March 4, 2008
Yesterday’s post finished up chapter six (“Character and Author Intelligence”) and today’s begins chapter seven (“Authoring Systems”). As it turns out, number six was another informative chapter, for me, in terms of the blog-based peer review process.
The best thing, undoubtedly, was the opportunity to hear comments from the creators of systems discussed in the chapter: Jeff Orkin and Scott Turner. Of course, many book authors are able to interview system authors when researching a book, but I suspect it’s unusual to get involved in a public conversation (before publication) around the specifics of how the manuscript characterizes the work. I’ve found this very helpful.
At the same time, so far I’ve been frustrated by my own inability to respond fully to the comments on chapter six by Jeff, Scott, and others (e.g., Chris Lewis). I’ve been overwhelmed in recent days, and I’m getting on a plane tonight. So I’m finding that, while it’s great that blog-based peer review is conversational, it’s also problematic during periods when I can’t keep up my end of the conversation.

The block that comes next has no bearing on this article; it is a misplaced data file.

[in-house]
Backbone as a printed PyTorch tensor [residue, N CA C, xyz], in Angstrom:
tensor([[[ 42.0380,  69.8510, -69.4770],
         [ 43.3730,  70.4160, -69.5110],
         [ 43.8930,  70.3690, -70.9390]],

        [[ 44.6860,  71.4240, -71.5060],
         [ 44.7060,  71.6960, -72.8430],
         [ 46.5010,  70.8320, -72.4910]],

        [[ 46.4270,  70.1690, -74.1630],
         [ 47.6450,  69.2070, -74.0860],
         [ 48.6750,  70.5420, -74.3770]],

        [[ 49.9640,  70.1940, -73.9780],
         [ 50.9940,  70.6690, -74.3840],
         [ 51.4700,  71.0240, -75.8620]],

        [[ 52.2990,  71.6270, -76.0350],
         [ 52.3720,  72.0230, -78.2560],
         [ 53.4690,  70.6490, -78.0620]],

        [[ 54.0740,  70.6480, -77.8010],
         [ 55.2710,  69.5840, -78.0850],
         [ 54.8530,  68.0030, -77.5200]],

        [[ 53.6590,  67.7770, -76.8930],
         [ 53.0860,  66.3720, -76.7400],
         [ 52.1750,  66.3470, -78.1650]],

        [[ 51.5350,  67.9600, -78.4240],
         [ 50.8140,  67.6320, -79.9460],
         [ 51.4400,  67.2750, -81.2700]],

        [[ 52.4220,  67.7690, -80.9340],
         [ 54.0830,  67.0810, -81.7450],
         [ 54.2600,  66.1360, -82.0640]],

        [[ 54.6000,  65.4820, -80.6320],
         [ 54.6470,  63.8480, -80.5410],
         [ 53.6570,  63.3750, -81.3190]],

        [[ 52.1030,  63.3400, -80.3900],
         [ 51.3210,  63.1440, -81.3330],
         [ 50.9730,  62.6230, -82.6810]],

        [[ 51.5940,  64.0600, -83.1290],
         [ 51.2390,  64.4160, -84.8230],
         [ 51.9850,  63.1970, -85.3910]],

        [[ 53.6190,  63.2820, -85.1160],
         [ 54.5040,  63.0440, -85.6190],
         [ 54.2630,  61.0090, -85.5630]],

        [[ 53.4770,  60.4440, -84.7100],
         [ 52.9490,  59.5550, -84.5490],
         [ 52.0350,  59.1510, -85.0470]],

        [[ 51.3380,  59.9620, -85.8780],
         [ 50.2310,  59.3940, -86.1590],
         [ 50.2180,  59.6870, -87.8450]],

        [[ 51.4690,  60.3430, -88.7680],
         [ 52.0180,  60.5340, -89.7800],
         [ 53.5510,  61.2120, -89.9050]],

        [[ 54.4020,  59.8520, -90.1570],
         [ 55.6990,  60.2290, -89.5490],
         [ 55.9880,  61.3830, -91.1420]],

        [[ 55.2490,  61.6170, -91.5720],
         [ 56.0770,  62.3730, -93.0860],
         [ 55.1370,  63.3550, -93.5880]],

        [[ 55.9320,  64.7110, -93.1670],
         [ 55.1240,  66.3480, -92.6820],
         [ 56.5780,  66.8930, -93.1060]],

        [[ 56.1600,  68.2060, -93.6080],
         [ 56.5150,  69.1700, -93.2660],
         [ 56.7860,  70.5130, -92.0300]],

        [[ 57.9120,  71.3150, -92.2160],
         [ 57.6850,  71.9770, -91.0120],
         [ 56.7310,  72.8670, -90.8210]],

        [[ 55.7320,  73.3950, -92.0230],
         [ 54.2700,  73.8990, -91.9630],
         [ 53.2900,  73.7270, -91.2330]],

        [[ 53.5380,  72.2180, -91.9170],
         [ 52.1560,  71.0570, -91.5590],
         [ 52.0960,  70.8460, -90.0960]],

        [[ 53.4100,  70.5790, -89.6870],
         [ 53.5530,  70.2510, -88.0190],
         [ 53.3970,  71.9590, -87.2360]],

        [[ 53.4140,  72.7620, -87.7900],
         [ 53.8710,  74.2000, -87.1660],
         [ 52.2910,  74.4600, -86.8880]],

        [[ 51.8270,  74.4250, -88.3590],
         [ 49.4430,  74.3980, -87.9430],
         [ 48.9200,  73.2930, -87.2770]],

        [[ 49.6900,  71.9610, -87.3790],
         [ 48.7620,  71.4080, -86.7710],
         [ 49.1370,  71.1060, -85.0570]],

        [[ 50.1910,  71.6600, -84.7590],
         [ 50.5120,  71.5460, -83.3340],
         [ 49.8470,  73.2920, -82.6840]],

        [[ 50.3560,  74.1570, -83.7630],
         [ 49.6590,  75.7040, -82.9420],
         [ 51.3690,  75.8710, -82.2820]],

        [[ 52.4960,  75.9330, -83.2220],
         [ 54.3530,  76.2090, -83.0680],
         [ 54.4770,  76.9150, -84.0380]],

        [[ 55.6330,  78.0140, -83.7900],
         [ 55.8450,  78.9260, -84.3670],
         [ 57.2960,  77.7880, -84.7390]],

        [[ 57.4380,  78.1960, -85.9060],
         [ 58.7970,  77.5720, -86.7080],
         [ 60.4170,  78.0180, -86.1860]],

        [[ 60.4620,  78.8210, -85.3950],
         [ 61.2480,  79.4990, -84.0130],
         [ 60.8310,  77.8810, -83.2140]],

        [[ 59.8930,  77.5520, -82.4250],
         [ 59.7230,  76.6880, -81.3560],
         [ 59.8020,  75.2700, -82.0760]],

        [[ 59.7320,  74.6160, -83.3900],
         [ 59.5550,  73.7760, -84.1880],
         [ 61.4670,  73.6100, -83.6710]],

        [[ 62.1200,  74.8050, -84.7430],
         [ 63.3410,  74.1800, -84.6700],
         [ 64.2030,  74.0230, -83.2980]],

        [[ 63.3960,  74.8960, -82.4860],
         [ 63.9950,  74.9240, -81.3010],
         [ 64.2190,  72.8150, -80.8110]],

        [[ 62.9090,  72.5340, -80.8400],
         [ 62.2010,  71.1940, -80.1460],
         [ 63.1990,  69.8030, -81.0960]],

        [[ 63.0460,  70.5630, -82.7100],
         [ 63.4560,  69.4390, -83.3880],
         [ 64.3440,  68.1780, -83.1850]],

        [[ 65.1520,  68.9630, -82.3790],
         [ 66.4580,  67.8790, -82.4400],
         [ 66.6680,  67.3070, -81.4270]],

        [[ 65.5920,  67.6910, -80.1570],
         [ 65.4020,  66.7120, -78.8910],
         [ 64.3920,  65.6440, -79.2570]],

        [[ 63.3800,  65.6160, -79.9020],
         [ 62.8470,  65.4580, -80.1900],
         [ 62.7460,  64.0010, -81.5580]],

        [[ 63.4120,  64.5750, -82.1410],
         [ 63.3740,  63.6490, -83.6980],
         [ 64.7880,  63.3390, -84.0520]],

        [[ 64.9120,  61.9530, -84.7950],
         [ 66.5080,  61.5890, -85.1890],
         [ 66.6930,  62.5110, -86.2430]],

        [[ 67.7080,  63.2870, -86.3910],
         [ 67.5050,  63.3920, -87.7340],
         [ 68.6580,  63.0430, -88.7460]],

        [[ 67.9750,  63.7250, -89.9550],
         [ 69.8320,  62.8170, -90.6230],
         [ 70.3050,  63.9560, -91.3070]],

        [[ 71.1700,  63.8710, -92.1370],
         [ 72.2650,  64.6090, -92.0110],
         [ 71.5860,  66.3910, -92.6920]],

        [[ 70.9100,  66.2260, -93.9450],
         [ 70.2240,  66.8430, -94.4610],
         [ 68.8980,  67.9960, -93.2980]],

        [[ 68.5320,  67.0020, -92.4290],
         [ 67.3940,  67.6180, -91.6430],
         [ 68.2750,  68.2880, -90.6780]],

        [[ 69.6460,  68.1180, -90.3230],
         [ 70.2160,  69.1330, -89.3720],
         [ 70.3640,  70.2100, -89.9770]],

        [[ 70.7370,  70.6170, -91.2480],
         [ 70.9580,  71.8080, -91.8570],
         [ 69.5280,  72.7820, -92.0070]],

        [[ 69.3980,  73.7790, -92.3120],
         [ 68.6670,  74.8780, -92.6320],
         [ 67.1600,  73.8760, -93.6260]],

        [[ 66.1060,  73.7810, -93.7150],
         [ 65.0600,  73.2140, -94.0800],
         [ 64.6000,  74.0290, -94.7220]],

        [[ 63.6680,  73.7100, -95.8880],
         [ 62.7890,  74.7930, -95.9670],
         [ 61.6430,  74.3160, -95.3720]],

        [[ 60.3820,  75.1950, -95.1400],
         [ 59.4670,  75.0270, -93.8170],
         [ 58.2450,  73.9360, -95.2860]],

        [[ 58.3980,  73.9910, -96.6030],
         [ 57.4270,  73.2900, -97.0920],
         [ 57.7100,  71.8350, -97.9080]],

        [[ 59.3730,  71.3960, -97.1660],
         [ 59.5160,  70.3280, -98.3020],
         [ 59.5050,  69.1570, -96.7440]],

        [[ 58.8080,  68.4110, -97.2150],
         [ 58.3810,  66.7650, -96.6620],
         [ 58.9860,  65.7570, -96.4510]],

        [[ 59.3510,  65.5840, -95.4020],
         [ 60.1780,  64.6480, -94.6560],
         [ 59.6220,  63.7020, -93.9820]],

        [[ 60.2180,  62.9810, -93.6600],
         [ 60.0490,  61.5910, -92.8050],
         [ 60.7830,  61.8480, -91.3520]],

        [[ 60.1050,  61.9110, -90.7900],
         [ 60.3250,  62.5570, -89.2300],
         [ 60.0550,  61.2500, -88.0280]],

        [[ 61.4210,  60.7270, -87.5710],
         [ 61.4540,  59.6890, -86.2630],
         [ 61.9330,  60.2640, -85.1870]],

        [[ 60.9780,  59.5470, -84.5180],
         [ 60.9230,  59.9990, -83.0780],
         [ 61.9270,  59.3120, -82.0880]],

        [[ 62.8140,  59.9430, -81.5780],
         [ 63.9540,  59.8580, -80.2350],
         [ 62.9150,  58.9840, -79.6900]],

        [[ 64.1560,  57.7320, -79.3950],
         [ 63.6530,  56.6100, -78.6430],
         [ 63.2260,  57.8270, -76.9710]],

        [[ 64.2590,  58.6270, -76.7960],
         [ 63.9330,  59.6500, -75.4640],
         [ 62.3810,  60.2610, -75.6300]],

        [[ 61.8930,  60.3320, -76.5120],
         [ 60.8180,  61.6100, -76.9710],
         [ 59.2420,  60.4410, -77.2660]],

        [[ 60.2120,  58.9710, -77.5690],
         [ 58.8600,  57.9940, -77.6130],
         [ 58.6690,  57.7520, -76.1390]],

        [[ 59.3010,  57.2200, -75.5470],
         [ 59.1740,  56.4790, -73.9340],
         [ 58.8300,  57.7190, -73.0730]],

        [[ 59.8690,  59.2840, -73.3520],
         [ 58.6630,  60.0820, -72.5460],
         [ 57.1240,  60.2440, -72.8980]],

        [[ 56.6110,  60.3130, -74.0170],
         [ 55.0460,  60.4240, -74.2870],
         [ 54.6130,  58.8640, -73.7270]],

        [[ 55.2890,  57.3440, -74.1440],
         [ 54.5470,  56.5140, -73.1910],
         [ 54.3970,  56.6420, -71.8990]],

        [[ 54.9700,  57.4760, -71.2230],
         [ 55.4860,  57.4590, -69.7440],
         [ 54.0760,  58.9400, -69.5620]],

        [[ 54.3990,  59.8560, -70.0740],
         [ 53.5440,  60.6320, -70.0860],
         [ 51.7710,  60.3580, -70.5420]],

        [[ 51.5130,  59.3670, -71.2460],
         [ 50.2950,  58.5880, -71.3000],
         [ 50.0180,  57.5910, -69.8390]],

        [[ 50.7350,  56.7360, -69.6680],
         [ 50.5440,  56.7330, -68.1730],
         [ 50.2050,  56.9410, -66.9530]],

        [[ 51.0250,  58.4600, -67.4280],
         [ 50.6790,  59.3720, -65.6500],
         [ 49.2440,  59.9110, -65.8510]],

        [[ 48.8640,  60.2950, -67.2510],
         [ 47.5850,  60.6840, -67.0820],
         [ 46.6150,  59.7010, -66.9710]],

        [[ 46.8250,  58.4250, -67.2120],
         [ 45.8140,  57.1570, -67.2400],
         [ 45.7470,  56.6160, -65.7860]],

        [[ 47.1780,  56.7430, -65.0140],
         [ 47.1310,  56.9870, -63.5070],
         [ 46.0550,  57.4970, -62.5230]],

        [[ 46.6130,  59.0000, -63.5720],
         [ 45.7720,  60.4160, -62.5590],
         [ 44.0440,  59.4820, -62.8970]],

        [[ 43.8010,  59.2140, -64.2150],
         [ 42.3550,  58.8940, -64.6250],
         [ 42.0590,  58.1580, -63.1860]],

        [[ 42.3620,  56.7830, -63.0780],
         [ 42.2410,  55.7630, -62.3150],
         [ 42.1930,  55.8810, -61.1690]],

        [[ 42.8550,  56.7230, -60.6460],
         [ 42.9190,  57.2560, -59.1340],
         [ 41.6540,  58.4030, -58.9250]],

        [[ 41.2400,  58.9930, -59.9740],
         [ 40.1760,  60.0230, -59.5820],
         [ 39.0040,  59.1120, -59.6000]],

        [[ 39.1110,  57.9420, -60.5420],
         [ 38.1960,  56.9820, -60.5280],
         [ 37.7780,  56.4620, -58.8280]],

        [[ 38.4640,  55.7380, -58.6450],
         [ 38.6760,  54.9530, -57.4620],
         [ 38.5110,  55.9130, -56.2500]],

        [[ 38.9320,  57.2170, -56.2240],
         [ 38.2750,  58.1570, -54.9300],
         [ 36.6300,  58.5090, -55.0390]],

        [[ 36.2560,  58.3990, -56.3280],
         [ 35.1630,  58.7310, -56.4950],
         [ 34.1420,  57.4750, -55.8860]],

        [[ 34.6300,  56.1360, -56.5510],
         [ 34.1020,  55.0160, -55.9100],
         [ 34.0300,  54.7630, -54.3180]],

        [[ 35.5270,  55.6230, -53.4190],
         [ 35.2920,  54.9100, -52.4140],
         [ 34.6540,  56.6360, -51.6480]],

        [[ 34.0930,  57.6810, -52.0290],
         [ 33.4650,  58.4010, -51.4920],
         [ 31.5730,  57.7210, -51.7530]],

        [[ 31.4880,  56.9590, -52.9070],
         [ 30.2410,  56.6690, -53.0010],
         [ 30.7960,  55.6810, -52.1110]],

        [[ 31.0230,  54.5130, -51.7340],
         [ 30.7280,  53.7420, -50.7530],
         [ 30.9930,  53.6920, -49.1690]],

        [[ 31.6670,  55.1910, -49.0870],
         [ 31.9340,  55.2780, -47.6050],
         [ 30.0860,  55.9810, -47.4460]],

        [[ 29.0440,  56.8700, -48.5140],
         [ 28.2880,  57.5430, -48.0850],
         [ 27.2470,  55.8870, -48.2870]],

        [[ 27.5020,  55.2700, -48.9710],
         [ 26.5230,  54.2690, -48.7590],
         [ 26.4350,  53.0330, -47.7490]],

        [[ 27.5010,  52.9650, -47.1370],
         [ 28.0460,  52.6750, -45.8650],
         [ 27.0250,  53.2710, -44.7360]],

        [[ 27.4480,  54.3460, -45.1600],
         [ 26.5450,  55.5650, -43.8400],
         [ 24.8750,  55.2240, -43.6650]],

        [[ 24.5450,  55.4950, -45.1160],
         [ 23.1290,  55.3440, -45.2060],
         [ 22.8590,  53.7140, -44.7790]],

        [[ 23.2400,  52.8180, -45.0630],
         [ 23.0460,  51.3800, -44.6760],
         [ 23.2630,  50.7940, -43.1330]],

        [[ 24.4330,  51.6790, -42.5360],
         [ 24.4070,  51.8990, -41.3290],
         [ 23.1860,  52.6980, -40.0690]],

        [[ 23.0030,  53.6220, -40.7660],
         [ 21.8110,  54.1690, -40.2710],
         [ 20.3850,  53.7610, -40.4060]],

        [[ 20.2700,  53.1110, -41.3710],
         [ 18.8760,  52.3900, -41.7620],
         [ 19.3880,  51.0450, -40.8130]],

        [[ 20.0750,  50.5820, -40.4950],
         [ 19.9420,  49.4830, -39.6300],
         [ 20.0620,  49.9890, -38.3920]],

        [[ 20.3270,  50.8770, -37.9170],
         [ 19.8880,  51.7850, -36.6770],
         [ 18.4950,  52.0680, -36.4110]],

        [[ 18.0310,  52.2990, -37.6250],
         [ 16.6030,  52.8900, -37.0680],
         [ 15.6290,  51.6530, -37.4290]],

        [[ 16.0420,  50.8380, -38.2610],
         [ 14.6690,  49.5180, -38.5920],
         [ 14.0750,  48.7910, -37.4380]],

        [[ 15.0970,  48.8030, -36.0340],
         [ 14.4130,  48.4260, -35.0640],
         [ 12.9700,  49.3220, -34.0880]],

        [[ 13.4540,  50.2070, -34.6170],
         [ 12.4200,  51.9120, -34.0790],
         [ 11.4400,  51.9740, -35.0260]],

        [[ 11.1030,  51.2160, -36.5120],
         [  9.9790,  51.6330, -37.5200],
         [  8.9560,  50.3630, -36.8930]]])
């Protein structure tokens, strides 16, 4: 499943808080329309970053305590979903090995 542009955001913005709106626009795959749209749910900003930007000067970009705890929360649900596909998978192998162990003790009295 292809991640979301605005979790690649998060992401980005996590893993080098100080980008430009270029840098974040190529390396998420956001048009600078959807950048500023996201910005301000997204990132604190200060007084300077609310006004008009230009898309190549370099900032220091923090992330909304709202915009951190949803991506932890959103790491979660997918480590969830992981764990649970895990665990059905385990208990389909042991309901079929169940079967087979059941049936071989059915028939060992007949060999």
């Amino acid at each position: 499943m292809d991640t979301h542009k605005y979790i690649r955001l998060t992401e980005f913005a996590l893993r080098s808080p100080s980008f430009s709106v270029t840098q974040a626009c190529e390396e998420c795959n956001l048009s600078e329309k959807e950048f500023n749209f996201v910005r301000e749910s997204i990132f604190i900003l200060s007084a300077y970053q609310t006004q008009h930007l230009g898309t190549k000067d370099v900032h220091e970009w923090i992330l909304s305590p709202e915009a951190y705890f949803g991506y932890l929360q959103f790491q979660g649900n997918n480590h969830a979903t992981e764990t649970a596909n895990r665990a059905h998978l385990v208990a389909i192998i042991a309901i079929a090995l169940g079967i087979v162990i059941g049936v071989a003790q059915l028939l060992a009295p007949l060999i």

As before, this might seem an easily-anticipated result of combining peer review and blog commenting, but I feel it more acutely (and hopefully understand it more fully) now that I’m experiencing it myself.
Speaking of time constraints, I’m going to leave aside these meta-musings for now — and hopefully respond to some comments in the next few hours. Meanwhile, if there are any larger comments about the shape of chapter six’s arguments, I’d be happy to have people leave them here.